Warning: You Can’t Even Draw a Map with this “Value Stream Mapper” App
If you are a Twitter user and follow the #Lean hashtag on Twitter, you might have seen a lot of noise from a company called Designing Kaizen (@DesigningKaizen), claiming to have a web-based app for “value stream mapping” (see their app's separate website here).
After getting a ton of evasive answers and non-answers about who the co-founders even are (through a series of Twitter messages and emails), the company refused to let me have a “free trial” of the software (yes, the purposefully denied my request for the trial that they offer on their website) because they feared my motives were “nefarious” (WTF?). So I took a hit for the team and paid $25 for the “software.”
I will continue this post over time with more details and backstory, but the app is worthless, in my opinion. You cannot even draw a rudimentary VSM with the current version. I agree with @KarenMartinOpex when she tweeted “even beta versions need to have minimum functionality! It's a worthless tool at this point.”
More to come… be warned and do NOT spend your money there. The app is not at all what they describe in their marketing, nor is it what they show in the screenshots… and their attitude, via Twitter and email does not suggest that they are an earnest startup that is trying to improve an early version that they know is lacking. I am going to be protesting the charge (as I expected I was going to have to do) with PayPal and American Express.
Update #1: I am all for the idea that a “Lean Startup” might launch with “minimum viable product” functionality, but this “beta” does not at all live up to the promise of their hype. One could consider that fraud. I have tried communicating my concerns privately, via Twitter and email and have not been satisfied with their responses (and churlish attitudes) so I feel obligated to warn the Lean community.
Update #2: These guys claim via Tweets:
- More great feedback on our Value Stream Mapping app from our users “The more I use it, more I see why the simplicity works” #LEAN #AGILE
- Getting VERY good feedback on our Value Stream Mapping app from early users. Everyone seems to love the simplicity.http://bit.ly/mDgxTI+
- If you drag and drop a process box onto the drawing, you cannot rename it. You can spin it in circles, but you cannot name it anything other than “press.” They claim the ability to rename a process box is coming later this week.
- You cannot delete an element other than clicking “undo.”
- You cannot save a drawing.
- You cannot share/email/print/tweet/fax a drawing (they have claimed this is a robust tool for sharing VSMs)
- There are no data boxes
- There is no semblance of a time line.
- There is no “customer” or “supplier” box that you can even draw.
Update #3: The “Nancy Drew Award” goes to Karen Martin for discovering the street address on the DesigningKaizen.com website does NOT come up on google maps.
Address: 626 Enterprise Way New York, NY 10229
Update #4: Their original product concept was online video Lean training that “doesn't suck.” They claim the following companies as customers:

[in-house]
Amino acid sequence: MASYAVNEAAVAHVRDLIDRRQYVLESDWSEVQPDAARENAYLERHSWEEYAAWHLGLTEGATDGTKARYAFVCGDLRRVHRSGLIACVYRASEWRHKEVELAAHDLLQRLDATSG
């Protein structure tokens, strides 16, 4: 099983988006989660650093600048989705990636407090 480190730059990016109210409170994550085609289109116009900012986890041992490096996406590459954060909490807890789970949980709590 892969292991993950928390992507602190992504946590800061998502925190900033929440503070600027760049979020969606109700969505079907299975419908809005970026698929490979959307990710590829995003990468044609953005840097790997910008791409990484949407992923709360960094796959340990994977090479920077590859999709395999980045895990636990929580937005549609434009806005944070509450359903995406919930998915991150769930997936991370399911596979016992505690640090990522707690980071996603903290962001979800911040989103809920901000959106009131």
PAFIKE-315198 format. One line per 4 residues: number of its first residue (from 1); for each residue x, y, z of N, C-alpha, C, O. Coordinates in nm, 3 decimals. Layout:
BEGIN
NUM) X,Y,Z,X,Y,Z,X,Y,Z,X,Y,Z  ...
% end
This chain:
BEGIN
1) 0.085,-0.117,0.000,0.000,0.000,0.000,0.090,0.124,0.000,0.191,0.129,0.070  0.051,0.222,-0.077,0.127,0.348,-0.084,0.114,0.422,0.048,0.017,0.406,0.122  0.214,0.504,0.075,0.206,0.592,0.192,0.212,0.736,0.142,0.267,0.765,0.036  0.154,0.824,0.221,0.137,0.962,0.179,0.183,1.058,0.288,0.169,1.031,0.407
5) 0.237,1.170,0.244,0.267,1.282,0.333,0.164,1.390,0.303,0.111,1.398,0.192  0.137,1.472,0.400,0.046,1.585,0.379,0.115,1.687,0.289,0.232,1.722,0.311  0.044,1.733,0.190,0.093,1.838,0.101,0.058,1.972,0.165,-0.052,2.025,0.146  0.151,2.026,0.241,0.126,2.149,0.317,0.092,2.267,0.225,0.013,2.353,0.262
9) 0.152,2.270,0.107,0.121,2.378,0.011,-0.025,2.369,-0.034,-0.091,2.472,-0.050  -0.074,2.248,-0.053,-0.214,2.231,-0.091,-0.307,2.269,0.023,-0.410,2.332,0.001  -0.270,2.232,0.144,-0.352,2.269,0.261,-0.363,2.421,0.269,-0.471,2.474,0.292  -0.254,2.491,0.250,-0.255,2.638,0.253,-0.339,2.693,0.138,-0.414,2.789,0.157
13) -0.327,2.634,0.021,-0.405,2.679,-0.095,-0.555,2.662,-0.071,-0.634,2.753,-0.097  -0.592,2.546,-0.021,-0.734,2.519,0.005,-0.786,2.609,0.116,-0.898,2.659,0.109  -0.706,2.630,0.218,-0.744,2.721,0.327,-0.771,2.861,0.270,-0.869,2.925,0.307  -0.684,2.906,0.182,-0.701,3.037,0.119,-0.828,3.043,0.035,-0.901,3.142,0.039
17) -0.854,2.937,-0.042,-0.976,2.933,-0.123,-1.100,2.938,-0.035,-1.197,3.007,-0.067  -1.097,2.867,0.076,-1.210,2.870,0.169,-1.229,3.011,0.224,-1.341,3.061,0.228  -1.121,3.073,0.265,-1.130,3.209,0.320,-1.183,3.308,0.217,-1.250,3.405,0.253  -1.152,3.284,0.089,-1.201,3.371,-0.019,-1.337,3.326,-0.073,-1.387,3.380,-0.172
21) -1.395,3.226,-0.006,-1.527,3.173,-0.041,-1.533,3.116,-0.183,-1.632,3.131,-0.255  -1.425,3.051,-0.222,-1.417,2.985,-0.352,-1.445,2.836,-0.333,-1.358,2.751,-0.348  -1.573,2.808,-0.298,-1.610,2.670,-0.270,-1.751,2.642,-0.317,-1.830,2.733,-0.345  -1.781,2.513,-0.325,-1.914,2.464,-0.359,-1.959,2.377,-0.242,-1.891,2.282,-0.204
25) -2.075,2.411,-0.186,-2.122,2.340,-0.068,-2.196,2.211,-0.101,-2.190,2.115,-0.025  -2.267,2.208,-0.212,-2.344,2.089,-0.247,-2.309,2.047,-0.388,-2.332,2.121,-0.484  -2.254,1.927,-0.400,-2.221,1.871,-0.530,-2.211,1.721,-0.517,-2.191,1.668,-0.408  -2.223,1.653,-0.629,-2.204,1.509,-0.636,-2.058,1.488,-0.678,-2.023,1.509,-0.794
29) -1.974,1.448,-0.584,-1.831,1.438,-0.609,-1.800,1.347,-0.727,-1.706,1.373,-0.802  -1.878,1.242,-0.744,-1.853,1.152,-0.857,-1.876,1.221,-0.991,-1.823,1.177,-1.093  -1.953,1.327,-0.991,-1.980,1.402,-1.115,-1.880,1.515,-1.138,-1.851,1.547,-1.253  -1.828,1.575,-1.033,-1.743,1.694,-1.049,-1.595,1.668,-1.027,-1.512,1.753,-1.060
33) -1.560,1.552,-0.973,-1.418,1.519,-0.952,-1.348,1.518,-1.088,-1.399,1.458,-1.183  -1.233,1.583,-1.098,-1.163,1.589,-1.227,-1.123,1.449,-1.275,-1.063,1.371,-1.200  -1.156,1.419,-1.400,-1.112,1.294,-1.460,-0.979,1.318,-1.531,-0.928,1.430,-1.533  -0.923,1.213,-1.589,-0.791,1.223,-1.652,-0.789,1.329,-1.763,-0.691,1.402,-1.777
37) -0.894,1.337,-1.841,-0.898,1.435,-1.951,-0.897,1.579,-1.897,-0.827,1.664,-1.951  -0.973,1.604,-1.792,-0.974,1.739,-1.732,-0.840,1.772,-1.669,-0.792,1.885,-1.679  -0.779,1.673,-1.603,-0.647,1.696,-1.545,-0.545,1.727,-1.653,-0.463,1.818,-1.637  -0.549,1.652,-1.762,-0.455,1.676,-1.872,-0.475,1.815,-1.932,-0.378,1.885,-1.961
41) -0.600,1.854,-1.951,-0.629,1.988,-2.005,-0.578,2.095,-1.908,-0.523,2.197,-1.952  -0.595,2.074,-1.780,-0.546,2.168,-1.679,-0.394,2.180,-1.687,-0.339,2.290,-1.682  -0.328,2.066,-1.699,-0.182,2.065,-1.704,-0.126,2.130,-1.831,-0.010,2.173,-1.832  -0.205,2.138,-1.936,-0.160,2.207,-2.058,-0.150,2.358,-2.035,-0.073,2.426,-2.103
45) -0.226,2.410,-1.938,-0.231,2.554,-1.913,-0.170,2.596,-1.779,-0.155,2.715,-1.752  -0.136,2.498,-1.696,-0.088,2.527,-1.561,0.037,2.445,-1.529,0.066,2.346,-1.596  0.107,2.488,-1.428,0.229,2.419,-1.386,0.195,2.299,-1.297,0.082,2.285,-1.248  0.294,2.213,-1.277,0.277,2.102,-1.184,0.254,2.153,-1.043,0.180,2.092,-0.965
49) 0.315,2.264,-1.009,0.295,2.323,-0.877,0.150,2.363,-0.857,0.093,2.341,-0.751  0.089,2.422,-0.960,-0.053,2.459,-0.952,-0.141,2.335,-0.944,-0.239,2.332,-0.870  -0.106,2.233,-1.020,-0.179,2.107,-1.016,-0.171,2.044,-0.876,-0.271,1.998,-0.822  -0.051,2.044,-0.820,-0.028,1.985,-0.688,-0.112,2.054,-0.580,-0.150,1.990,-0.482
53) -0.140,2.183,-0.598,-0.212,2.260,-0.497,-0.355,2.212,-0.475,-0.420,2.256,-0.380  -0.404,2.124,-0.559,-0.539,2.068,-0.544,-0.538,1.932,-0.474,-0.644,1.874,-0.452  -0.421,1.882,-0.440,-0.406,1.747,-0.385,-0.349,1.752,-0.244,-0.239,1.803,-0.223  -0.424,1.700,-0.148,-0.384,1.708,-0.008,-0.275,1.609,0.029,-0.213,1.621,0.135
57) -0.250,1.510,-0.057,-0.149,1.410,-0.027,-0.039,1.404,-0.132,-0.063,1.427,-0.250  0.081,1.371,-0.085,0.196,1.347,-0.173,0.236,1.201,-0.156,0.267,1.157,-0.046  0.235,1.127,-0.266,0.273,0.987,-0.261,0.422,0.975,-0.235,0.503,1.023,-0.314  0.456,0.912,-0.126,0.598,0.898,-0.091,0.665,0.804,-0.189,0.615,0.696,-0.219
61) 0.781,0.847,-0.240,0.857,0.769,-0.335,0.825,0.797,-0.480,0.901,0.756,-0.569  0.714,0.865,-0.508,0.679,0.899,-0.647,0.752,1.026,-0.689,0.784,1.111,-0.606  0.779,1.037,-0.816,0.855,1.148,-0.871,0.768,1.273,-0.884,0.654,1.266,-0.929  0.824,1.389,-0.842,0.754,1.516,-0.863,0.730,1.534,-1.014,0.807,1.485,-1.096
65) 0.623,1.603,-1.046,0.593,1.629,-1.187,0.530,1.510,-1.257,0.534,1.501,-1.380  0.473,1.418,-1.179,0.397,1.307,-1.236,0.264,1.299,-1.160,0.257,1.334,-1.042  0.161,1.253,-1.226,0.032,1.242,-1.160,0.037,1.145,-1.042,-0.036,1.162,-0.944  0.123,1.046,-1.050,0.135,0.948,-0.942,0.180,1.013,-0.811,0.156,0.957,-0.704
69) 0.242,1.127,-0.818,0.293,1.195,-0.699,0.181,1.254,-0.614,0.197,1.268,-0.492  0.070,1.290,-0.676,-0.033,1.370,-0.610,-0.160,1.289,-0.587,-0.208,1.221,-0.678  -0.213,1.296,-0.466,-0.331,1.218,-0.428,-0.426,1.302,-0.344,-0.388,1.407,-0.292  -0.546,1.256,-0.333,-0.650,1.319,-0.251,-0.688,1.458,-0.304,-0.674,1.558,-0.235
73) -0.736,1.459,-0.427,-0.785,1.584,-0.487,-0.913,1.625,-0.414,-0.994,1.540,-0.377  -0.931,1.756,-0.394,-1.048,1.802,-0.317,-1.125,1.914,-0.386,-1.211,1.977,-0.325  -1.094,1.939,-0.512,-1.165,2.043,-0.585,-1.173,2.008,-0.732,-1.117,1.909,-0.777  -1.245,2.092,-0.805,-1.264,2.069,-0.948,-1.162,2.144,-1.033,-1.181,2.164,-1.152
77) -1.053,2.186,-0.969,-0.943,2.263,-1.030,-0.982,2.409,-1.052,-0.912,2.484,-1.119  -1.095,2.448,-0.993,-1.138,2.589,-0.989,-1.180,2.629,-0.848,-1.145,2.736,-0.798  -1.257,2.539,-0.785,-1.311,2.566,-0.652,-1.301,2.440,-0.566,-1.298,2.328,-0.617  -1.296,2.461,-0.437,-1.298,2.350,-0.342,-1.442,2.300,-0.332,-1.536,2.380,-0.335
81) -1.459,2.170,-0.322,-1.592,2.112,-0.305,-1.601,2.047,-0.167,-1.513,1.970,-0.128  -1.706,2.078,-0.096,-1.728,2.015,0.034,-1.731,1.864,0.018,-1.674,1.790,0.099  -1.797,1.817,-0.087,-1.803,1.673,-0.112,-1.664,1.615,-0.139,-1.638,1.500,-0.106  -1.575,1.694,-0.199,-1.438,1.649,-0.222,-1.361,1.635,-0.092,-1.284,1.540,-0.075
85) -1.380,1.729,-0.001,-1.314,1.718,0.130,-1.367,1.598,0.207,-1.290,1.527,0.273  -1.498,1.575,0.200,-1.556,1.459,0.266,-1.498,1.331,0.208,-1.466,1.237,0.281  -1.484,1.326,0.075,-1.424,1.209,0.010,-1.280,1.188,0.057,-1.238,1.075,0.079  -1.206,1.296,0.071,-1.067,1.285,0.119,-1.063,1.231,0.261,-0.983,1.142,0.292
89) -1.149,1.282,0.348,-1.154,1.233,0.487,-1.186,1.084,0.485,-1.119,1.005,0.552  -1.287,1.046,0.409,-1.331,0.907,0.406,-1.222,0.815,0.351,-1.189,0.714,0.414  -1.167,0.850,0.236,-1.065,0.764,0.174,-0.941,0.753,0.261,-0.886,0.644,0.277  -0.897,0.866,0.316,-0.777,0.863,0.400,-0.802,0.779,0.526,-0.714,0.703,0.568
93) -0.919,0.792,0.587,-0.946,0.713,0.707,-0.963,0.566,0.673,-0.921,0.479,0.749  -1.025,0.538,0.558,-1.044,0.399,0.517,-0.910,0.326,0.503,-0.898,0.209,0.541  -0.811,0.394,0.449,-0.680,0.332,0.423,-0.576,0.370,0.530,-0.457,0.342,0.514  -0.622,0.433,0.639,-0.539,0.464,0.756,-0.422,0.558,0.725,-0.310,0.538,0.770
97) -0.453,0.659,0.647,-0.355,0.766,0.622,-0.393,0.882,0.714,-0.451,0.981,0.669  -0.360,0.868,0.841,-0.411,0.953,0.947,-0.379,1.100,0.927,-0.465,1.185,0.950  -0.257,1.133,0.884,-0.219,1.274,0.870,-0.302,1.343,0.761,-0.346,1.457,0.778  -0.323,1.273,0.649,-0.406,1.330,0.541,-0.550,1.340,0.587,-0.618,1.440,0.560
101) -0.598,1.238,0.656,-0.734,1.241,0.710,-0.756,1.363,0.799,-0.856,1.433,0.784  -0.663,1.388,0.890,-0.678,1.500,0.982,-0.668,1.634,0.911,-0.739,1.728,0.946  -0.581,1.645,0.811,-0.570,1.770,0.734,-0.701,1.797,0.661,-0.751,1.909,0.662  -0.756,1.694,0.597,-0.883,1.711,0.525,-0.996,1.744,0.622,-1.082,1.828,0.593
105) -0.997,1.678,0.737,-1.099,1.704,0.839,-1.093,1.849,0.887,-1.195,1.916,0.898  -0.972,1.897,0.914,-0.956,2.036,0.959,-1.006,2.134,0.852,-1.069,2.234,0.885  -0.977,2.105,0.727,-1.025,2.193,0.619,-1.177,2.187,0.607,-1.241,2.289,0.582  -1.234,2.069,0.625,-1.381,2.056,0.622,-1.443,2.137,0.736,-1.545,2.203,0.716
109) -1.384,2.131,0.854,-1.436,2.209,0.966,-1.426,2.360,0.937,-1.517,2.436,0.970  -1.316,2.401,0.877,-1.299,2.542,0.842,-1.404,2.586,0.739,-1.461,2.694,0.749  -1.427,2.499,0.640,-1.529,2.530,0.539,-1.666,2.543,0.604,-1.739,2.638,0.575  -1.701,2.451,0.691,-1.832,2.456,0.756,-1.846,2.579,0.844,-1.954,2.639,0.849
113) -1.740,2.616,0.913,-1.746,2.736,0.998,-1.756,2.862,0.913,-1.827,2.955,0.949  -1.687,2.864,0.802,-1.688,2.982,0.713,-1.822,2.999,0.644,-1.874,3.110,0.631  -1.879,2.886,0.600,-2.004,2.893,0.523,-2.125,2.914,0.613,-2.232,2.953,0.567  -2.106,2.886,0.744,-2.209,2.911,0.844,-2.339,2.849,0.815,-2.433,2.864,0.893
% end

Then, they changed direction and unveiled this “value stream mapping” app that doesn't even allow you to draw a VSM. It sucks. DesigningKaizen said, via Twitter, that all other VSM software sucks too. My god, the arrogance.
Update #5: They have repeated tweeted:
- Robust VSM tool creating e-versions of value stream maps (for creation, presentation, distribution & archiving) http://bit.ly/iy03Af
Update #6: Their “support” email told me:
We do not have a refund policy at this time. We will be happy to forward your email to the
company founders. Thanks again for the feedback.
Update #7: Their confirmation email says:
This membership does not auto-renew at the current price until the end of the Beta Program. You may cancel at any time. For cancellation info, please contact the Designing Kaizen support department at email@example.com.
Problem #1 – the signup process did nothing to accept a recurring charge (nor was there any license agreement).
Bigger problem – their app does not require any sort of user login or password even.
Update #8: They claim (via Twitter, not responding to my email) that they have revoked my access to the app so they can process a refund for me.
Update #9: Part of the feedback I had given to them originally was that their planned pricing model of $50 per month was completely out of line with the market.
What do you think? Please scroll down (or click) to post a comment. Or please share the post with your thoughts on LinkedIn.
Don't want to miss a post or podcast? Subscribe to get notified about posts via email daily or weekly.
- Recorded Webinar on Building a Culture of Continuous Improvement through Organizational Habits - March 22, 2023
- From Fear to Improvement: Results of Our Poll on Companies' Responses to Mistakes - March 16, 2023
- Discovering the Benefits of Data-Driven DEI: An Interview with Dr. Randal Pinkett on his New Book - March 14, 2023
Clearly these guys have overpromised and underdelivered, in Mark’s eyes. Being “in beta” or being “a startup” has never been an excuse for making wild (or not-so-wild) claims that your product doesn’t back up. Screaming “we are doing kaizen” is not an excuse to suck. Minimum VIABLE Product guys, not minimum. Having a storefront that takes payment is not the MINIMUM.
I’m a software guy who is somewhat new to lean, but I would fully expect that “value stream mapper” would allow you to draw a value stream map, even if you couldn’t do anything fancy with it. Online real-time collaboration or some other fancy features — now that doesn’t have to be in an MVP, but this is the equivalent of an online banking app that doesn’t allow you to check your balance (but that feature’s coming soon, we promise!).